- Failure to Wear Life Jackets – The U.S. Coast Guard in 2010 received 4,604 reports of boating incidents; there were reports of 3,153 boaters having been injured and 672 reports of boaters dying. In 2010, most of the boating deaths – 72% to be exact – were due to drowning. Among these reported incidents, 88% percent of the victims were not wearing life jackets.
- Lack of Barriers — Barriers such as pool fences prevent young children from being able to access a body of water without awareness by caregivers and rescue personnel. A child’s risk of drowning is reduced 83% with a four-sided isolation fence that separates the pool area from the yard and home, in comparison with a three-sided property line fencing.
- Location — People of different ages have been reported as being more likely to drown in particular locations. For instance, most children between the ages of one and four drown in home swimming pools. With increasing ages, there is an increase in the percentages of drownings that occur in natural settings like rivers, lakes and oceans. Over half of the non-fatal and fatal drownings that occur among children fifteen years of age and older have occurred in natural water settings.
- Seizure Disorders — Accidental drowning is the most common cause of death due to unintentional injury among people with seizure disorders.
- Alcohol Use — Among teenagers and adults, alcohol use was involved in as many as 70% percent of deaths associated with water recreation., In addition, alcohol use has been reported in a quarter of the visits to emergency rooms for drowning and around one in every five reports of boating deaths. Coordination, balance and judgment are all influenced by alcohol, and exposure to the sun and heat heightens these effects.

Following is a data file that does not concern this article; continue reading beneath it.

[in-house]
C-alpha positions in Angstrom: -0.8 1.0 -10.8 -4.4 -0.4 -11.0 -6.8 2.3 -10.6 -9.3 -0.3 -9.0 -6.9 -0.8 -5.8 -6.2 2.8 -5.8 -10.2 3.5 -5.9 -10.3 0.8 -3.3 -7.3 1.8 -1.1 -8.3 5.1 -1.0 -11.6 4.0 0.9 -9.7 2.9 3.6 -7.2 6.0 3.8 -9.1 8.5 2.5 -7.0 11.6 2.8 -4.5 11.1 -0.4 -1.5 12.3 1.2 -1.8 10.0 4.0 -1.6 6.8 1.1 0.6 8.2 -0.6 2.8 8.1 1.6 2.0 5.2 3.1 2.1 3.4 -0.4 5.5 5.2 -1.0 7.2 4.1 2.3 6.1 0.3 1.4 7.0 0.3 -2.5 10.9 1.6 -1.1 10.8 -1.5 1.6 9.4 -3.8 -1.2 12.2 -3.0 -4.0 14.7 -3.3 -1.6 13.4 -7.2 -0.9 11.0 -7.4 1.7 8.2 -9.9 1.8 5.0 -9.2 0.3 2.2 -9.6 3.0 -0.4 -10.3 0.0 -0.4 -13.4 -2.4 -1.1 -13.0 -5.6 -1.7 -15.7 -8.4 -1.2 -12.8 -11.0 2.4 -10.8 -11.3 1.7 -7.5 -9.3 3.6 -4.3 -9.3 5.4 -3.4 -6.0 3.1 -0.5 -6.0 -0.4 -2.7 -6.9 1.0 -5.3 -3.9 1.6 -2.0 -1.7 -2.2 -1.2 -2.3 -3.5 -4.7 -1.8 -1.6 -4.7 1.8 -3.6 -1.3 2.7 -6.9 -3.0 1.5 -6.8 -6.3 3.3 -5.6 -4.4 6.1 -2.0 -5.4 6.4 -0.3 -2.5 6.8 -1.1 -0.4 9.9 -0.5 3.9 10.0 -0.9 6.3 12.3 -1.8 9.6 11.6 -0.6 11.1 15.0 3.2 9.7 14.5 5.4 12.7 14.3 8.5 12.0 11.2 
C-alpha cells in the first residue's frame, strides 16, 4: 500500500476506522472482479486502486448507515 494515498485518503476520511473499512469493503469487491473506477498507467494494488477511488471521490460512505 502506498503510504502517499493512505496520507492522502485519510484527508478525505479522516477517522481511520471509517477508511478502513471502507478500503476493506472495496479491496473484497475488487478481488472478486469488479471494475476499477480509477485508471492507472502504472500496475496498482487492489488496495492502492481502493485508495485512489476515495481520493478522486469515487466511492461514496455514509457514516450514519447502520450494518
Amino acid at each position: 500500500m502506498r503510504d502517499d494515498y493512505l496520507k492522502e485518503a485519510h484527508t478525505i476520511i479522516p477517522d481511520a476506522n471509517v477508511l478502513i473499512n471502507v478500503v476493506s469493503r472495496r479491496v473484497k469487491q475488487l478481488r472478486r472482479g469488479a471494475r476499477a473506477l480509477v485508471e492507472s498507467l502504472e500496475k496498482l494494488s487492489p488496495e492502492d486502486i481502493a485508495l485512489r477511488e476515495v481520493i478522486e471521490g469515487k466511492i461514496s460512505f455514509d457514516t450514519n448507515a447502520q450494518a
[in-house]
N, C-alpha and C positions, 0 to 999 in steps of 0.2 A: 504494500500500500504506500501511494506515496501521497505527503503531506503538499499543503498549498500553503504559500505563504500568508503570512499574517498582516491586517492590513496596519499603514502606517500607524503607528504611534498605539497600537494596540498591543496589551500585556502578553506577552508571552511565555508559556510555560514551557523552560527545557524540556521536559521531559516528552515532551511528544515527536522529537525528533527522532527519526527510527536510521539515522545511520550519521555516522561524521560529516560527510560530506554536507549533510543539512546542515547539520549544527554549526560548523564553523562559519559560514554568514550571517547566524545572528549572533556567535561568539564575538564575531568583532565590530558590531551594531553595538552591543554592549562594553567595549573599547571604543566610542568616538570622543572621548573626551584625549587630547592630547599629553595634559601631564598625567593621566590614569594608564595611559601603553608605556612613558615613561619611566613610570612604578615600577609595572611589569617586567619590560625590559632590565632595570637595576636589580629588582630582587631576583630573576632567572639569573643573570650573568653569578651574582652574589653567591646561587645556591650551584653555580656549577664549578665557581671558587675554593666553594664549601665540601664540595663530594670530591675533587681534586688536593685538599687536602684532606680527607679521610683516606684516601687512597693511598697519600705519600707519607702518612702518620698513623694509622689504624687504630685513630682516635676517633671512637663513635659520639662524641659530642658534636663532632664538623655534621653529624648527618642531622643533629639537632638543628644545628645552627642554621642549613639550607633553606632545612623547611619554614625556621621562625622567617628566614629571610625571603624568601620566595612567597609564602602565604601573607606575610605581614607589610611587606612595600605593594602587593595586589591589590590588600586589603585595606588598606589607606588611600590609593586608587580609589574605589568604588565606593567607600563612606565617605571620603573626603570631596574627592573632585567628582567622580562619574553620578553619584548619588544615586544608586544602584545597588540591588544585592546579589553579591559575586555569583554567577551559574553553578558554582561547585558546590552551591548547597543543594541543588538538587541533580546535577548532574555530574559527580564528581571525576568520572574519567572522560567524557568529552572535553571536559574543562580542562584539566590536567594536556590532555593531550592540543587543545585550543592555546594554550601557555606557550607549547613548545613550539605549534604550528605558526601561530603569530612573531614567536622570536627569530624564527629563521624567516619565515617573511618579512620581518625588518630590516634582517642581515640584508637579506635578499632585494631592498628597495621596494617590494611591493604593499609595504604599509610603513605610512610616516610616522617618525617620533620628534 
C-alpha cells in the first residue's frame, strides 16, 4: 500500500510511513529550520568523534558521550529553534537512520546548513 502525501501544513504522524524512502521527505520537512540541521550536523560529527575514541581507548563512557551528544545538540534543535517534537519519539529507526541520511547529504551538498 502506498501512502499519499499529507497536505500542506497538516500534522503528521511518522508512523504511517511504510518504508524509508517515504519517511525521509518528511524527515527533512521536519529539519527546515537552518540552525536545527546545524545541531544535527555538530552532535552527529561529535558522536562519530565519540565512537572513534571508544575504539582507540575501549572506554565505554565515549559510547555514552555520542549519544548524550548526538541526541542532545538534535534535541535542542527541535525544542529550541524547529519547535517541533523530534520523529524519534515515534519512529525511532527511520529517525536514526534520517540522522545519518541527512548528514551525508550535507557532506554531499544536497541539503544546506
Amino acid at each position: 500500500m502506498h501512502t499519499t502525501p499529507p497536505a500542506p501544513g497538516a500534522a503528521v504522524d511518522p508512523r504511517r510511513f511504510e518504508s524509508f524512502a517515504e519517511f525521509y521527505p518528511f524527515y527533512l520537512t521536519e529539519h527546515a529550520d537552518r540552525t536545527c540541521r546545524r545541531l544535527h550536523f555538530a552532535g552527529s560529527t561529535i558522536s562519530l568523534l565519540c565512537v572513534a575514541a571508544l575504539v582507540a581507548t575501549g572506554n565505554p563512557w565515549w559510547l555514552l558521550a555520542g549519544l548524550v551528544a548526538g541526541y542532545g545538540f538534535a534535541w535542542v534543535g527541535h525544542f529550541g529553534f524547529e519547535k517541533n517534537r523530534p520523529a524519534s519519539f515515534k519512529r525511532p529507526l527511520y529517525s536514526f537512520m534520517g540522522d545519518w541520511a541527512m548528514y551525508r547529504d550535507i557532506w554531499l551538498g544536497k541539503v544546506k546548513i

WHAT HAS RESEARCH FOUND?
- Swimming Skills Help
- The risk of drowning is reduced among children between the ages of one and four by taking part in formal swimming lessons. A CDC study on swimming abilities that were self-reported found the following:
- When compared to older adults, younger adults reported greater swimming abilities.
- With an increased level of education, self-reported ability also increased.
- Seconds Can Make All the Difference
It is important to learn CPR. Bystanders performing CPR have saved lives, and have improved the outcome for drowning victims. The faster the CPR is started, the higher probability there is of improved outcomes.
- Risk Is Reduced with the Use of Life Jackets
Half of all boating related deaths could potentially be avoided with the simple use of a life jacket.
TIPS ON STAYING SAFE WHILE IN THE WATER
- Supervision is Crucial When Around or in the Water
A responsible adult should be designated to supervise young children while in the bath, and all children when they are playing in or around water. “Touch supervision” should be provided by supervisors of preschool children. This means that at all times, designated adults should be close enough to reach the child. Due to how quickly and quietly drowning can occur, adults should not be doing anything else that could be distracting while they are supervising children